Partner promotions are on the upswing at big firms in Texas.
Twenty-one of the 25 firms with the most lawyers in Texas made a total of 98 new partners in 2019, compared with 85 partners at 18 of 25 firms in last year’s Texas New Partners report. Those 98 new partners include 31 women, which is 32 percent of the total, and 14 minority lawyers, for 14 percent of the 98 lawyers.
The increase in new partner promotions at the big firms is an indication that Texas firms are bullish on the strength of the Texas economy and the market for legal work. In addition to rewarding great lawyers for their work, the firms could also be trying to stave off departures of senior associates, considering the Texas lateral hiring market has been as hot as anywhere in the nation.
Most of the new partner promotions were effective as of Jan. 1, but promotions kicked in earlier at a few firms.
Six of the large Texas firms made more partners in 2019 than in 2018, while four made fewer partners and seven made the same number of new partners as the prior year.
Year-over-year comparisons for all of the firms were not available. Three of the large firms on the chart—Clark Hill Strasburger, Foley Gardere and Hunton Andrews Kurth—were formed in 2018 as a result of mergers of a large Texas firm and an out-of-state firm. Dallas’ Strasburger & Price merged with Clark Hill, forming Clark Hill Strasburger; Gardere Wynne Sewell, also of Dallas, merged with Foley & Lardner, forming the firm known as Foley Gardere in Texas, and Houston’s Andrews Kurth Kenyon merged with Hunton & Williams, forming Hunton Andrews Kurth.
Thompson, Coe, Cousins & Irons made 13 new Texas partners, topping the chart. Haynes and Boone came in second, with nine new partners in Texas, while Baker Botts, Kirkland & Ellis and Norton Rose Fulbright each made eight new Texas partners.
Shawn Phelan, a co-chairman of Thompson Coe, said the large new partnership class—following a class of nine new partners last year—reflects the growth of the firm and the talent level of the attorneys. “We’ve been fortunate over the years to be able to attract and retain talented lawyers and this class kind of reflects that success,” Phelan said of the firm’s 13 new Texas partners.
Six of the 13 new partners at Thompson Coe are women and three are minorities.
New partner promotion numbers from several firms are not included in this report because their new partner elections or announcements were scheduled after press time Jan. 28. Those include Greenberg Traurig, Jackson Walker and Thompson & Knight. Linebarger Goggan Blair & Sampson did not respond to a request for information about new partners.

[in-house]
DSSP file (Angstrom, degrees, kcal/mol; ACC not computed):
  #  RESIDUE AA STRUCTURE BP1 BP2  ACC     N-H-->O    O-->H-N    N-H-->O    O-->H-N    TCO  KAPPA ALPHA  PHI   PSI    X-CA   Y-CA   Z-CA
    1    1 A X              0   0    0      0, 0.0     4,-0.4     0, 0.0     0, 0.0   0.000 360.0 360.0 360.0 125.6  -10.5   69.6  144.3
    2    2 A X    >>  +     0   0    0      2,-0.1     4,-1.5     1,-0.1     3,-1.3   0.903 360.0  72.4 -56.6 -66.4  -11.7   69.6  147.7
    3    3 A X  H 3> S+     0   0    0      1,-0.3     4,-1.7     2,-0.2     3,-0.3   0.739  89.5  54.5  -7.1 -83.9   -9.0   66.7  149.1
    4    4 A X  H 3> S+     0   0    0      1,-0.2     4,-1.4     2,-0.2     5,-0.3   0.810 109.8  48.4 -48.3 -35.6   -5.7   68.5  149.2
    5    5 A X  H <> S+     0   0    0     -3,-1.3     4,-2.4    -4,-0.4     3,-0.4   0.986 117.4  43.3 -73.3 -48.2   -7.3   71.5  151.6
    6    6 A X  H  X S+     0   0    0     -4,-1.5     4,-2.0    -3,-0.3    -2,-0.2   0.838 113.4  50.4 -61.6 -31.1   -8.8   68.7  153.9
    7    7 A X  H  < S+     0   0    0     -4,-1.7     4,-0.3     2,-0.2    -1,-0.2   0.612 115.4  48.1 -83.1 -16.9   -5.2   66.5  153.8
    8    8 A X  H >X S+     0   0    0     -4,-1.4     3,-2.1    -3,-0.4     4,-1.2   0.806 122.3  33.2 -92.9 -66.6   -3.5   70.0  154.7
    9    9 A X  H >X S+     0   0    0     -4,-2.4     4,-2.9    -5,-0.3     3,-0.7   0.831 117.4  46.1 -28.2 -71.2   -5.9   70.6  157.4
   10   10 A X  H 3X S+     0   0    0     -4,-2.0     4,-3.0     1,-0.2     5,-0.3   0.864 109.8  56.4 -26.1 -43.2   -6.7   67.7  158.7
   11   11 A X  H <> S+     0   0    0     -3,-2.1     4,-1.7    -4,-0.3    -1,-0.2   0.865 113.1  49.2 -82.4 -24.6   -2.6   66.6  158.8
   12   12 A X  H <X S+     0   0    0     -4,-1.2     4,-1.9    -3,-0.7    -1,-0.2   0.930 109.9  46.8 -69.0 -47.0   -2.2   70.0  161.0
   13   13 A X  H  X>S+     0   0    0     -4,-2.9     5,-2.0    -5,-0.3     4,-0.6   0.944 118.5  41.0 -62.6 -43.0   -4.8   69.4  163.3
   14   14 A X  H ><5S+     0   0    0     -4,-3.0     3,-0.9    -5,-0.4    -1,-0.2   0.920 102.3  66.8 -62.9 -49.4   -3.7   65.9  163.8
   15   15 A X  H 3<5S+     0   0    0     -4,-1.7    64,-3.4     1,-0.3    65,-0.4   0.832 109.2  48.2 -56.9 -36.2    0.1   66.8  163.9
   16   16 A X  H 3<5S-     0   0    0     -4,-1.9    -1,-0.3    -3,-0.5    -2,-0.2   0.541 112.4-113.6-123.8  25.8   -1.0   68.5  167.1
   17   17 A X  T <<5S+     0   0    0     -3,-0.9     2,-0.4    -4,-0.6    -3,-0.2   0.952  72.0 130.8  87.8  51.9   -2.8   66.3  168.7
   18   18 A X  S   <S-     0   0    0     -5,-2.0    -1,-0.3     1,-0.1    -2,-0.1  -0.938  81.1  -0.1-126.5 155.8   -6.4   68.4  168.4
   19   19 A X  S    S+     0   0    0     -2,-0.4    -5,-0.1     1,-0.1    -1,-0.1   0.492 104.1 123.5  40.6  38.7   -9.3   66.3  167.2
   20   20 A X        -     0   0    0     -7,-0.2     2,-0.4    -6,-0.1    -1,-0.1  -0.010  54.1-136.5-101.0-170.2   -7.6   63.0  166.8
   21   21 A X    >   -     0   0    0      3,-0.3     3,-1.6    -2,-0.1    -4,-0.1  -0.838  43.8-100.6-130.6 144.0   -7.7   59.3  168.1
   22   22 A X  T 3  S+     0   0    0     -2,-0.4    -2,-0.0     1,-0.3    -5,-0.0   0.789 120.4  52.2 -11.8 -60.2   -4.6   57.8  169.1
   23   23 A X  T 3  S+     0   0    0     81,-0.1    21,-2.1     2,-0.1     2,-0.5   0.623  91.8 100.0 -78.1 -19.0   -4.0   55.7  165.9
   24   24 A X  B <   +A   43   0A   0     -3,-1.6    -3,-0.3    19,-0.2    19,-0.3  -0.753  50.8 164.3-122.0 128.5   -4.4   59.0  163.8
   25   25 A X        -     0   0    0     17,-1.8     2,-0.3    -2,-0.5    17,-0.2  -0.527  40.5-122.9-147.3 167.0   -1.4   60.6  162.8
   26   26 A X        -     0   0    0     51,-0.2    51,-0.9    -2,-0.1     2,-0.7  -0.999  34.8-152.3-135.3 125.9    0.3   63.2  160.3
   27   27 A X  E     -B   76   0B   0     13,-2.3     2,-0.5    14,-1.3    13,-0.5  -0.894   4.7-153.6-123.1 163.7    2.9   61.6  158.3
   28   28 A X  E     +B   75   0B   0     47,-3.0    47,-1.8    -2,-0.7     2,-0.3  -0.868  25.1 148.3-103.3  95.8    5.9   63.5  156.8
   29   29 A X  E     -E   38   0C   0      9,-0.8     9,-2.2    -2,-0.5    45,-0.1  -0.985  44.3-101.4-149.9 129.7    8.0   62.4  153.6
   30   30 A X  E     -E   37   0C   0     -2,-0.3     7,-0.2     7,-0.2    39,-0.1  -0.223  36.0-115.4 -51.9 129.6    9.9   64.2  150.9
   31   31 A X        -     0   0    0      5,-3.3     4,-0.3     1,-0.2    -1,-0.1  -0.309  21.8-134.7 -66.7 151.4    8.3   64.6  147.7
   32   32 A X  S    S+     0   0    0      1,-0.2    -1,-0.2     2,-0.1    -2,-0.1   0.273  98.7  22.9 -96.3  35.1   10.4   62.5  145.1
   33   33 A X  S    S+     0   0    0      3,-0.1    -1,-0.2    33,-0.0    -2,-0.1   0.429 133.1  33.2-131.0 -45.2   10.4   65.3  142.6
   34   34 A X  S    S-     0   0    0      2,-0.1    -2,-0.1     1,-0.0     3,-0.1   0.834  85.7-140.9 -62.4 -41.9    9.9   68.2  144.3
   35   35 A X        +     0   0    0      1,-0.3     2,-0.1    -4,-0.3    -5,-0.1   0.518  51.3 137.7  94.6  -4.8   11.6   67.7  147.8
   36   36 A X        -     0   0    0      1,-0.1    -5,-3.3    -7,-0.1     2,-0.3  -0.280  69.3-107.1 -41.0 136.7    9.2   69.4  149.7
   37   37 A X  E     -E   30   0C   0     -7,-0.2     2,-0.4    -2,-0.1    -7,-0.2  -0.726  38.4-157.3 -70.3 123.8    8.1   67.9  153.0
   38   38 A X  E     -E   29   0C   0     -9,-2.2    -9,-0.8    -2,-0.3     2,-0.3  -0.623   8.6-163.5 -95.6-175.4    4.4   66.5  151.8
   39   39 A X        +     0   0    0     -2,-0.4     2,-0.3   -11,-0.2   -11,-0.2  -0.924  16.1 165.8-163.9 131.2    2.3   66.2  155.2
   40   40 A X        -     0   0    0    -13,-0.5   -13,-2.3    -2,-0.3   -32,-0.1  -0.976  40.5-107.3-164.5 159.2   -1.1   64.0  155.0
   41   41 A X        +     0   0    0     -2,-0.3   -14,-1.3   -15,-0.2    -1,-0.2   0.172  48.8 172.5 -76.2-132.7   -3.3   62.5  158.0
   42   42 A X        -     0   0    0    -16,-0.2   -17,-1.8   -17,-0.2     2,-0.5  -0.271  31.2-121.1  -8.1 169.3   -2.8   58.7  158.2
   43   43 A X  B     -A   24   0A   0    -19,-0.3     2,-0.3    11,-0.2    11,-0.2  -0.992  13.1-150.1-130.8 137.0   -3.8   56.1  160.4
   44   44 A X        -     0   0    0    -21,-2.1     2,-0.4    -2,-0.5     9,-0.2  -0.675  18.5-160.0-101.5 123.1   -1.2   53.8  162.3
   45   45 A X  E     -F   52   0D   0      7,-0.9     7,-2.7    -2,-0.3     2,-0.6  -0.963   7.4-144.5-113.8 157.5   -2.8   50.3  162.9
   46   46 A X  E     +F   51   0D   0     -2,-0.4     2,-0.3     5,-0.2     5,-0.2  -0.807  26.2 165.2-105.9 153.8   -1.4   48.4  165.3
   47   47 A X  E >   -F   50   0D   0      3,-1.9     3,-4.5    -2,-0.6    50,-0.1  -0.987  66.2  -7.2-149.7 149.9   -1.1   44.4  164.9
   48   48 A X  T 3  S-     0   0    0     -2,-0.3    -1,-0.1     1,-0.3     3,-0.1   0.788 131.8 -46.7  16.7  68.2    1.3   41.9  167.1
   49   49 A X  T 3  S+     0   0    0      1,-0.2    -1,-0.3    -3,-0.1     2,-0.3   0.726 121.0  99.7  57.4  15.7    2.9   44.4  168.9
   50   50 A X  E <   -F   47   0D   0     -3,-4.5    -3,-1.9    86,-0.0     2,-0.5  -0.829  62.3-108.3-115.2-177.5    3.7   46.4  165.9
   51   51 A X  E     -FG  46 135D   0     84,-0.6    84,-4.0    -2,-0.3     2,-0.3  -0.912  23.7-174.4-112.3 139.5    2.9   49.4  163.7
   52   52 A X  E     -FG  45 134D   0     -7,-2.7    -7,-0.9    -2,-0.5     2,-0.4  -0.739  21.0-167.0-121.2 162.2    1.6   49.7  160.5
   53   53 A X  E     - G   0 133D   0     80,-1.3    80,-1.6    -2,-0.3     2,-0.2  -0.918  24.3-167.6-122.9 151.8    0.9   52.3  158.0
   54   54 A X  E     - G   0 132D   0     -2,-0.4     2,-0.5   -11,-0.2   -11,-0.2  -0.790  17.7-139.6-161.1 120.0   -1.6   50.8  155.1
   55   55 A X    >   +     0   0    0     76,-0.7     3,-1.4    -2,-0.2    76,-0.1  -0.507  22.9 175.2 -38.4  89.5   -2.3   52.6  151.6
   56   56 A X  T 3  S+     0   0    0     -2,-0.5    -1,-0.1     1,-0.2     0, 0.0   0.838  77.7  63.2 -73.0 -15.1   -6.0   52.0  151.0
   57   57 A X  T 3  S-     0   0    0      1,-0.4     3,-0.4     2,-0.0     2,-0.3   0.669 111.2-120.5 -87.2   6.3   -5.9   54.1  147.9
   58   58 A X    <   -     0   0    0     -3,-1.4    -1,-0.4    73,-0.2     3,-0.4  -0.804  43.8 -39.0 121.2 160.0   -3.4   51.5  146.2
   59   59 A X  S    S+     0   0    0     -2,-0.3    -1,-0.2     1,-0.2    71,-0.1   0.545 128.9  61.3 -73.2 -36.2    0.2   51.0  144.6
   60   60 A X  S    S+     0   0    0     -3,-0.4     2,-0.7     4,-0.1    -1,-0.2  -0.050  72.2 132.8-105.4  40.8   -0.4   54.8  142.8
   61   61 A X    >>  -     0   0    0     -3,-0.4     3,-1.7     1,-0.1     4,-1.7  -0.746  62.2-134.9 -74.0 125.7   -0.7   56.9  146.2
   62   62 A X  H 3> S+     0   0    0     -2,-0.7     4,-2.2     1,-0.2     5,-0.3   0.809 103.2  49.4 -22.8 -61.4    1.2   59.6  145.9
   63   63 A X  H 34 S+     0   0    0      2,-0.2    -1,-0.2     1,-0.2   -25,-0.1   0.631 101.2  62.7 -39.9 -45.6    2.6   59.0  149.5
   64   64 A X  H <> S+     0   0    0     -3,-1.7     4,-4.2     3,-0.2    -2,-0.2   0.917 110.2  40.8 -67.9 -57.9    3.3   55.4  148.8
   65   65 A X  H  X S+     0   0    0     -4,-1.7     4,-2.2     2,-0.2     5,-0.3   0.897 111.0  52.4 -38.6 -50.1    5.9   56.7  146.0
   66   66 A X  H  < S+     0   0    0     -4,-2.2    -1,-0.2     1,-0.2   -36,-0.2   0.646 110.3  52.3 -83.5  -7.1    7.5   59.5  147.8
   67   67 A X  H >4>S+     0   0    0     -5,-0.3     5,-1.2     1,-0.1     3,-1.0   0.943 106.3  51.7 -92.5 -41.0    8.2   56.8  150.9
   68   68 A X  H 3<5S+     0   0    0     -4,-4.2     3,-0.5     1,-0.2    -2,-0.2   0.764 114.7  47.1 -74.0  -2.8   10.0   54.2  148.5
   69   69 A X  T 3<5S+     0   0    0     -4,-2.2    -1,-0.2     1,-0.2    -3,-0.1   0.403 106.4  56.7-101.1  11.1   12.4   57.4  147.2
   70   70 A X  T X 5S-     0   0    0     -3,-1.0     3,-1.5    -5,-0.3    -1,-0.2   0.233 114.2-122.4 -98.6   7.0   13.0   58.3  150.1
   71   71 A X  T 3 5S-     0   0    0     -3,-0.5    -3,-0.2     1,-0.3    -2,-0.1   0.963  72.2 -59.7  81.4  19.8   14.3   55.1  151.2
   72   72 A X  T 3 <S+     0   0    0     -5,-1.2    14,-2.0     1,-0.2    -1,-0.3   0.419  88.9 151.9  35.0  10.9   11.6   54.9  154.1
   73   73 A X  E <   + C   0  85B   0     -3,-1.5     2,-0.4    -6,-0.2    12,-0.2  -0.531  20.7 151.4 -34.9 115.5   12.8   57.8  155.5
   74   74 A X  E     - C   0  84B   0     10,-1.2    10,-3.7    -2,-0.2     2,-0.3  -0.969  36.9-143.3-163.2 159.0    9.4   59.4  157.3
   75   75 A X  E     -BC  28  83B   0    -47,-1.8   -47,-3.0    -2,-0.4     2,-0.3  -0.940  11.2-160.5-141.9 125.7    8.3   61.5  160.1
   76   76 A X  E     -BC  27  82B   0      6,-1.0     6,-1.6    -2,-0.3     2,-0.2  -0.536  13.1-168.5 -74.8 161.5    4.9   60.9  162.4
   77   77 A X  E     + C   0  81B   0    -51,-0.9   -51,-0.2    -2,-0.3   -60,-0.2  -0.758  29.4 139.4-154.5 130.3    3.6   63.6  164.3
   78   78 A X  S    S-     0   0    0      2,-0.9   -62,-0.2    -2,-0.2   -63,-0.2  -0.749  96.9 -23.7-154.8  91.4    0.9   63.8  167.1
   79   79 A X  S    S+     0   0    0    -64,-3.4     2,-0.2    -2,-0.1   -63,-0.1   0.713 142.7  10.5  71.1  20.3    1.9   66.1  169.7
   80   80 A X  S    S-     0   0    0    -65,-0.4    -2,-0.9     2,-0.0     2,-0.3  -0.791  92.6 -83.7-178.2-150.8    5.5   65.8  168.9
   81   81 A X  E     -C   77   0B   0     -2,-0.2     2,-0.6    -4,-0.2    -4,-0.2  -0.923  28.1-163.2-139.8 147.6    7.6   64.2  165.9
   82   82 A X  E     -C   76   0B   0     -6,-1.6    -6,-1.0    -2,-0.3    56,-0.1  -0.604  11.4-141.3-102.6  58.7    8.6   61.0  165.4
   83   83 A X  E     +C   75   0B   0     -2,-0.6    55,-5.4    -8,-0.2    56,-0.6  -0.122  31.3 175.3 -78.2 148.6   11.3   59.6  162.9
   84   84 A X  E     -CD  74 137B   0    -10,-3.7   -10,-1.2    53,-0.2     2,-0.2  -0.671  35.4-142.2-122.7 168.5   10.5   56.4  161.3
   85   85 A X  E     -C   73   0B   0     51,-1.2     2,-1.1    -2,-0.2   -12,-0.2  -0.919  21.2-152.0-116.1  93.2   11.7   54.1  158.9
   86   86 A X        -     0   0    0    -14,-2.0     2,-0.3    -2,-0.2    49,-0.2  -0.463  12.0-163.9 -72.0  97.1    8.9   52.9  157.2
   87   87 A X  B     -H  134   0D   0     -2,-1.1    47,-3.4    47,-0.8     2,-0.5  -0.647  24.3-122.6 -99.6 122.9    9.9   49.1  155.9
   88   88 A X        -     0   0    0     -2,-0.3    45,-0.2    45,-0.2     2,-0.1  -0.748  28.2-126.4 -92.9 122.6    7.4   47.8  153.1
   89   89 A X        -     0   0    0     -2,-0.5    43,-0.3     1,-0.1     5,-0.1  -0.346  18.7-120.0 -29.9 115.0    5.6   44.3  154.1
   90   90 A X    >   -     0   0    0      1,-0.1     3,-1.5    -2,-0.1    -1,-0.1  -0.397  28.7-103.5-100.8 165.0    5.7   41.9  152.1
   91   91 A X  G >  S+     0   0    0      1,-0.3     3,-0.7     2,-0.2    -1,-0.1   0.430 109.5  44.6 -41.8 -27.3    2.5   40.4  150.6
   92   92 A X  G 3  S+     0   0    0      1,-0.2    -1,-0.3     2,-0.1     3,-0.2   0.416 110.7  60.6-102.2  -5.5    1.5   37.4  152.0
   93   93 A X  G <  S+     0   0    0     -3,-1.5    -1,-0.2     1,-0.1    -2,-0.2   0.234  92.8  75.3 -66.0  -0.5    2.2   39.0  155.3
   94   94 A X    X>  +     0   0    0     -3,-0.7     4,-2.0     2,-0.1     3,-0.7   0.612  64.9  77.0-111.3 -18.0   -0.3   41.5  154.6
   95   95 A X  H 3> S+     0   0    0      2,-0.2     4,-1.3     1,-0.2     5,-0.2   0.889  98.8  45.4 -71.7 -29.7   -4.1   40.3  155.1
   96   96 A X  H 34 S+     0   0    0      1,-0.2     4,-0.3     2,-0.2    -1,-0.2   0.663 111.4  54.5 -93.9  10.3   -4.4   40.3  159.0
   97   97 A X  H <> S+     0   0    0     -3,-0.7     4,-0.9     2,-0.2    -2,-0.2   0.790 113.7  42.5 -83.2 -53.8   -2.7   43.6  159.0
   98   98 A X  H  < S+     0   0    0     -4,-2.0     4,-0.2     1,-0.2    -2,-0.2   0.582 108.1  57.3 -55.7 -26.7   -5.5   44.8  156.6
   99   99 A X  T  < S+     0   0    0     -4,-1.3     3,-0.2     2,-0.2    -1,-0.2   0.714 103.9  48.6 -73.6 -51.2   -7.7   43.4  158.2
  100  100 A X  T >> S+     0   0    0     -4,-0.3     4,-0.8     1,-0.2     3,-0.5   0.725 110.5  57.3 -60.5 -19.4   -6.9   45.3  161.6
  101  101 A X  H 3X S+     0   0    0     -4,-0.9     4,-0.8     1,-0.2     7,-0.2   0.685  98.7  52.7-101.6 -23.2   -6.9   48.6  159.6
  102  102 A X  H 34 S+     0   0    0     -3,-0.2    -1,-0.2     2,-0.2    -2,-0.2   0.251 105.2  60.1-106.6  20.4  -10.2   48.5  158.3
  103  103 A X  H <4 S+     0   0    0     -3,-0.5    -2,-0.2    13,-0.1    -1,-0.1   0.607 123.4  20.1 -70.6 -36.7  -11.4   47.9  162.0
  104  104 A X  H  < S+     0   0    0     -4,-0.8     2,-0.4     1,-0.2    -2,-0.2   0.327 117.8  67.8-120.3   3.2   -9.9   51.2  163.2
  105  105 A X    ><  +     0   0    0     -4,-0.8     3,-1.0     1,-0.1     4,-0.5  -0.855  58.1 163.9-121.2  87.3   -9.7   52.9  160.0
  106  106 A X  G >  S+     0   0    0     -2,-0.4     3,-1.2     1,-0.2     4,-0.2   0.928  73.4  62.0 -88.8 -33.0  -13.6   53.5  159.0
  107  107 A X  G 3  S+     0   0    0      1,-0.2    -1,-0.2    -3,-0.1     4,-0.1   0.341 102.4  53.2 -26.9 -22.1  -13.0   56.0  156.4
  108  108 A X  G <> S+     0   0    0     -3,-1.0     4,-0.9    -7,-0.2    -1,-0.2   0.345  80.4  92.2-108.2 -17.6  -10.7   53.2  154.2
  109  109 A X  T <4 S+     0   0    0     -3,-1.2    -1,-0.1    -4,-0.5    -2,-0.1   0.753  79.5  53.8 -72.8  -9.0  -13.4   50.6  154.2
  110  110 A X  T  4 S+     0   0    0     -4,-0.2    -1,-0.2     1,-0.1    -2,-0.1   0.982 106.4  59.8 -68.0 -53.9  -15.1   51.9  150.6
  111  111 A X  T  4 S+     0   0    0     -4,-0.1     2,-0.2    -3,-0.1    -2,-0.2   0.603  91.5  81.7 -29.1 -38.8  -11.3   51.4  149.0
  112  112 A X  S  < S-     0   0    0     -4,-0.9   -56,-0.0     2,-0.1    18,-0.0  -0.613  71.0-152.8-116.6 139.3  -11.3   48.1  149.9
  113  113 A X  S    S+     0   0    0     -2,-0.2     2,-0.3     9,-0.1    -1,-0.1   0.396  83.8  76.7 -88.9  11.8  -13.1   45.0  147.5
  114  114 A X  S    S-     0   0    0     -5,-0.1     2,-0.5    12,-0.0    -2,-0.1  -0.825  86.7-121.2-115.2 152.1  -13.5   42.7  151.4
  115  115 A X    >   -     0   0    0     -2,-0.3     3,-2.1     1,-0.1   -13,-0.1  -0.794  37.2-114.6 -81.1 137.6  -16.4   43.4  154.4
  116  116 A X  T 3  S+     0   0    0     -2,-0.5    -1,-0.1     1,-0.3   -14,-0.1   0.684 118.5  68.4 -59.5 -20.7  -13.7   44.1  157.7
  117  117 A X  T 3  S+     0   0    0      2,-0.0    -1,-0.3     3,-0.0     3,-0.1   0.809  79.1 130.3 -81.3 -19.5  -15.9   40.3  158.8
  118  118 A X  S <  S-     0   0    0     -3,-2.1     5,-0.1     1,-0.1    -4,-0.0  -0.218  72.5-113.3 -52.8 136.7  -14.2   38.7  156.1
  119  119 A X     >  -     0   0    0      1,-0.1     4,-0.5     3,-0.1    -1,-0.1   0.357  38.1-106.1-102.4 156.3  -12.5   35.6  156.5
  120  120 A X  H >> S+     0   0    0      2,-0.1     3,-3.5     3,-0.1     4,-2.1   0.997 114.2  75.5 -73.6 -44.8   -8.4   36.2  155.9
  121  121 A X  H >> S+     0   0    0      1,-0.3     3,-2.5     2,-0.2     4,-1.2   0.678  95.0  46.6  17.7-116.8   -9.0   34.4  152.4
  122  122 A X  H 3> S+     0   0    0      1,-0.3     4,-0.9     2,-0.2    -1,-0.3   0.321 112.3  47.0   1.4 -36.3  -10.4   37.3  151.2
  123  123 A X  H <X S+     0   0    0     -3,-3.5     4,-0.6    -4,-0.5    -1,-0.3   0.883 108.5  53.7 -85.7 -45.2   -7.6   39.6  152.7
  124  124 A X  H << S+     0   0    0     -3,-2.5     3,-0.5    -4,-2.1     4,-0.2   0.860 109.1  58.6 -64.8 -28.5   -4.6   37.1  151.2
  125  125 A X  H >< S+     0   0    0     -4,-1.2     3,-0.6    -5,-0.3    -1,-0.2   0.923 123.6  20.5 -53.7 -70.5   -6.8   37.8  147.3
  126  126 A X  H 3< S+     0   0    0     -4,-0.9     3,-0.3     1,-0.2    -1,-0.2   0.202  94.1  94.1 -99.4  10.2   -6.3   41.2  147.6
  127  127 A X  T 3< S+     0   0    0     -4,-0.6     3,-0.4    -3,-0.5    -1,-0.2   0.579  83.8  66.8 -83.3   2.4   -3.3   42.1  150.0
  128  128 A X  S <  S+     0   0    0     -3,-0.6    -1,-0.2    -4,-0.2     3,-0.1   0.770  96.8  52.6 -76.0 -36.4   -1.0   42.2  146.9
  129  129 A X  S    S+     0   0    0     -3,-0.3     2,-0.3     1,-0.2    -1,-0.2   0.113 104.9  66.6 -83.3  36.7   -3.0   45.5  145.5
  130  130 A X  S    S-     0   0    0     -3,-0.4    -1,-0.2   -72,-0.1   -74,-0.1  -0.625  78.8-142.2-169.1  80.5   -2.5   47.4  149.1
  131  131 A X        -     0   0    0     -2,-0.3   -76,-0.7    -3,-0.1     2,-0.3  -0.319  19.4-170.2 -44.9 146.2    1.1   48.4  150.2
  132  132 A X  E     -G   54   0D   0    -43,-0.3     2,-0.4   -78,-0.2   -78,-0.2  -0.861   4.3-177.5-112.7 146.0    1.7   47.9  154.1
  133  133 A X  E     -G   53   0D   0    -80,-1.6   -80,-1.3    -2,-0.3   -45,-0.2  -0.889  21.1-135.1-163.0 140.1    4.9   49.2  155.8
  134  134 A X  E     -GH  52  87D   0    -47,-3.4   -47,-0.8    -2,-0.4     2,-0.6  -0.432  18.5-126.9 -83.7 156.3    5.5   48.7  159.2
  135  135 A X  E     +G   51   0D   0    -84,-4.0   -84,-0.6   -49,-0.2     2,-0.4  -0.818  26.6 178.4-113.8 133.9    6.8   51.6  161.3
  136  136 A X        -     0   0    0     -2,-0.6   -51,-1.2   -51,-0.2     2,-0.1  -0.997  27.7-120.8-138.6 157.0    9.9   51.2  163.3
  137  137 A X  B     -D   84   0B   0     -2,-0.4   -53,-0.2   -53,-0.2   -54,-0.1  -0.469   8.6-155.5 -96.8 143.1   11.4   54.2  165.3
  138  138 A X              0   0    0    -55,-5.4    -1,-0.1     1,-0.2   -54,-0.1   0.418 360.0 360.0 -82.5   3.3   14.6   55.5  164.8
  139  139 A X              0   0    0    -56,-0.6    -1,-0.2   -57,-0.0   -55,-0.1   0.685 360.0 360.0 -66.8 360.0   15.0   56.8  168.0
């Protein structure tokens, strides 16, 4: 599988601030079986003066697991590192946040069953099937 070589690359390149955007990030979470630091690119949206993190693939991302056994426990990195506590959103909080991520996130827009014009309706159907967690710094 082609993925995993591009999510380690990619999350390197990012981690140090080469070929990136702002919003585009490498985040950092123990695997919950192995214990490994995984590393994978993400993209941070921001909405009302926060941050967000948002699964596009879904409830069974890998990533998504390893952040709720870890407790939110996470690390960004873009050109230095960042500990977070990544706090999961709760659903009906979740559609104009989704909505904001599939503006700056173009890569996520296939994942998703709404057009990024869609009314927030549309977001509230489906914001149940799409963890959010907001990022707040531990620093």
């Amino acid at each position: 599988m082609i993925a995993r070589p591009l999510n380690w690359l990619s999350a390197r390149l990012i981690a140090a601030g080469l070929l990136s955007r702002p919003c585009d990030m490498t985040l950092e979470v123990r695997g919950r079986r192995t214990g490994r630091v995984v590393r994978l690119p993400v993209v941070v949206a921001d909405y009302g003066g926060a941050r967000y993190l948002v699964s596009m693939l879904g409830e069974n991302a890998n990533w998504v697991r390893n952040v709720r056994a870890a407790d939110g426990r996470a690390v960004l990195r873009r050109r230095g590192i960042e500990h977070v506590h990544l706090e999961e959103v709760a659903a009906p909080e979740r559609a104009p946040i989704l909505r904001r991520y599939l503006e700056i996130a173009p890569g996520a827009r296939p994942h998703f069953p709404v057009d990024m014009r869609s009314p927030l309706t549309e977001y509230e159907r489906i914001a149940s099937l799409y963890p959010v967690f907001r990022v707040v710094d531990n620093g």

Women made up 32 percent of the new partners, which is up a little from last year, when 28 percent of the new partners were women. Thompson Coe had the largest number, with six, nearly half of its 13 new Texas partners. But four of the new Texas partners at Haynes and Boone are women, and at both Baker Botts and Bracewell, three of each firm’s new Texas partners are women.
For Bracewell, it was three of four new Texas partners.
Kate Day, a partner at Bracewell’s Houston office who is a former hiring partner and a member of the management committee, said the firm makes a concerted effort to hire and promote women lawyers and nurture their careers as they advance up the associate ranks. She said the firm relies on mentoring programs and training, and strives for an inclusive culture, but the women who just became partner are excellent lawyers who worked hard, and had access to great work.
Day said having women partners is an advantage for Bracewell, particularly because many of the firm’s clients are women.
“A lot of our clients want to see teams working on their deals and litigation that are themselves diverse in sex or gender but also diverse in race or ethnicity and including women in leadership or partnership,” she said.
Lytch Gutmann, one of Bracewell’s new partners in Houston, said she is proud the firm selected so many women as partners, and especially because she and Molly Butkus were summer associates at the firm while in law school and were elected to partner in the same class.
Gutmann said the firm has a very strong mentoring program, and interestingly all of her supervising partners and mentors have been men.
The firms identified 14 of the 98 new partners are minorities, which is 14 percent of the total. However, several firms either did not disclose the diversity information or did not provide it before press time. The 14 percent is an improvement over last year, when firms identified six of 85 new partners as ethnic minorities, for seven percent.
Three of the new Texas partners at Norton Rose Fulbright and at Thompson Coe are minorities.
The largest group of new partners, 26, graduated from law school in 2009, trailed closely behind with 25 of the 98 new partners who graduated in 2010. Nine lawyers graduated in 2005 or earlier, and two new partners graduated from law school in 2013.
Litigation is by far the most common practice area, with 34 of the new partners in that practice, followed by corporate/securities/finance and energy transactions.